From a savings and investments perspective, the big news of the moment is not from the usual suspects like the stock markets and funds but tax-free bonds from the National Highway Authority of India. Since the income from these bonds is not taxable, on a tax-adjusted basis, the effective returns from these bonds can be as high as 12%.
Moreover, the real value of the bonds comes from the fact that they have arrived at the peak of the interest rate cycle and are a great opportunity to lock in a high fixed return for an extended period of time. The effectively sovereign nature of these bonds also gives them a level of safety that infrastructure bonds do not have.
From a broader perspective too, the issuance of instruments like this should cheer up savers. What signifies is that all the straight-and-narrow that the new direct taxes regime had threatened will likely have a steady stream of exceptions like these bonds. After all, the idea behind the DTC was that the tax rates would be lenient but the list of the exemptions would be small (or non-existent). However, the reality is that the concept of using tax-breaks and exemptions to guide funds to specific uses is perhaps too deeply ingrained to throw out. Thus, investors can look forward to plenty of more opportunities like this one.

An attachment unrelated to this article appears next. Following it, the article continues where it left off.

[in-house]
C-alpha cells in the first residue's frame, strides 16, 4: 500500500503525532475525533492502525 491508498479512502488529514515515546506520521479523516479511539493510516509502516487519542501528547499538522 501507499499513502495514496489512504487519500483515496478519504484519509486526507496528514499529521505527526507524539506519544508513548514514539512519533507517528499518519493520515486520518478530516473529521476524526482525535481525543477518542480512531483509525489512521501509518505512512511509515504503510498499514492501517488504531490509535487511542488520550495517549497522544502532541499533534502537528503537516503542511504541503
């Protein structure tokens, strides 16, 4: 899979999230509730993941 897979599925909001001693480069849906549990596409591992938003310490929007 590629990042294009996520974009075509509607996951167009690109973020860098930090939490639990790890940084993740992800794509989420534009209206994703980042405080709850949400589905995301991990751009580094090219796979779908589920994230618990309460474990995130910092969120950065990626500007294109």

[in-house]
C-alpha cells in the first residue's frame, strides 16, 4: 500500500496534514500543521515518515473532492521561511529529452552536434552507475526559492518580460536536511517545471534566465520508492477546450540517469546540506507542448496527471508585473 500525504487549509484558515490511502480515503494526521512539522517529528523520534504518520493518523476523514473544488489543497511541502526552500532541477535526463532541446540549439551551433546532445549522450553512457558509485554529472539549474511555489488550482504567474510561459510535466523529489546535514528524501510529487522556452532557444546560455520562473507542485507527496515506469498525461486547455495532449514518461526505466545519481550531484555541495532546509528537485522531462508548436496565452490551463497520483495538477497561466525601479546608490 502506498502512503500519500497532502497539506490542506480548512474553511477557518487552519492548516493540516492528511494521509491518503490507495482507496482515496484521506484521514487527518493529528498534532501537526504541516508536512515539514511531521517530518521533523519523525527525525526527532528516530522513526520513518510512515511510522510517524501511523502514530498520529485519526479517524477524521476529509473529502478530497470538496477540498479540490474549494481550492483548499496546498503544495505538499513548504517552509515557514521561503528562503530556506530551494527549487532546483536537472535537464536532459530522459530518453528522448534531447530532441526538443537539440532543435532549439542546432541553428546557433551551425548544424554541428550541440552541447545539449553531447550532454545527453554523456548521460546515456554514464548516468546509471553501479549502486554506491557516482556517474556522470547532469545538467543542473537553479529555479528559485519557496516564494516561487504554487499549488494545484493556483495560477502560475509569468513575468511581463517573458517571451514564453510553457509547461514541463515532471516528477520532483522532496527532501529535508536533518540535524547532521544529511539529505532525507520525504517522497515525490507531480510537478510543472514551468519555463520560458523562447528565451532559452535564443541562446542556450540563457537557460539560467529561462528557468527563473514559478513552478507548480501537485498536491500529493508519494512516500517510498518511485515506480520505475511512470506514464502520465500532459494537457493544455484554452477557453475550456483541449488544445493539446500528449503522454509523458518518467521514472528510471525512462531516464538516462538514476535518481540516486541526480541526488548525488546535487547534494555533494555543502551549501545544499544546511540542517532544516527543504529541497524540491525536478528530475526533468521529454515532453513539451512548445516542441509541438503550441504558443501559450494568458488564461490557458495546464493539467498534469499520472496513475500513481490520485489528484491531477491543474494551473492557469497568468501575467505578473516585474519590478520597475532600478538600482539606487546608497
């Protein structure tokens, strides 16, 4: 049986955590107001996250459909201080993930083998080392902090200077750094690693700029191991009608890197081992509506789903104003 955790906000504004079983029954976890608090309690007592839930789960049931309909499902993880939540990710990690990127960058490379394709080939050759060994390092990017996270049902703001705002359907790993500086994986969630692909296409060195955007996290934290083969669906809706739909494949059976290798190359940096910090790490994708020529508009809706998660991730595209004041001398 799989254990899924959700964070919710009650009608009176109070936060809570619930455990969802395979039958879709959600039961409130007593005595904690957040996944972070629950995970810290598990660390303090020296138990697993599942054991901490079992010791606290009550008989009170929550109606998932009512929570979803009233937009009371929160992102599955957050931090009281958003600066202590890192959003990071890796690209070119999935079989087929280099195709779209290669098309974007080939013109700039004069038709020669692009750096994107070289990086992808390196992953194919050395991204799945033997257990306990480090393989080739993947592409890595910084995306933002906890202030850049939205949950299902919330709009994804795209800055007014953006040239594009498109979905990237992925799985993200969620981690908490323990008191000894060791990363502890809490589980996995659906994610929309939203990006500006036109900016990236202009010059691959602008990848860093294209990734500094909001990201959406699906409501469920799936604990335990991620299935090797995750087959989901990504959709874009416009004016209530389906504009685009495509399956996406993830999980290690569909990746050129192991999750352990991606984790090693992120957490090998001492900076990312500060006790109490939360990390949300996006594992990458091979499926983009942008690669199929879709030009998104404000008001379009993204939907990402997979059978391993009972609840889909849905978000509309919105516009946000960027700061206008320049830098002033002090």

One aspect of the NHAI bond issue that deserves some attention is the relatively poor response for the retail portion. Apparently, not only is this part undersubscribed, there are enough reports that much of the subscription is on behalf of HNIs. I'm not sure what the problem is. It could be that retail interest requires a different approach to marketing the product or it could be that the product itself is not very attractive to the small investor. Either way, there is little point in having a reservation for small investors that goes abegging.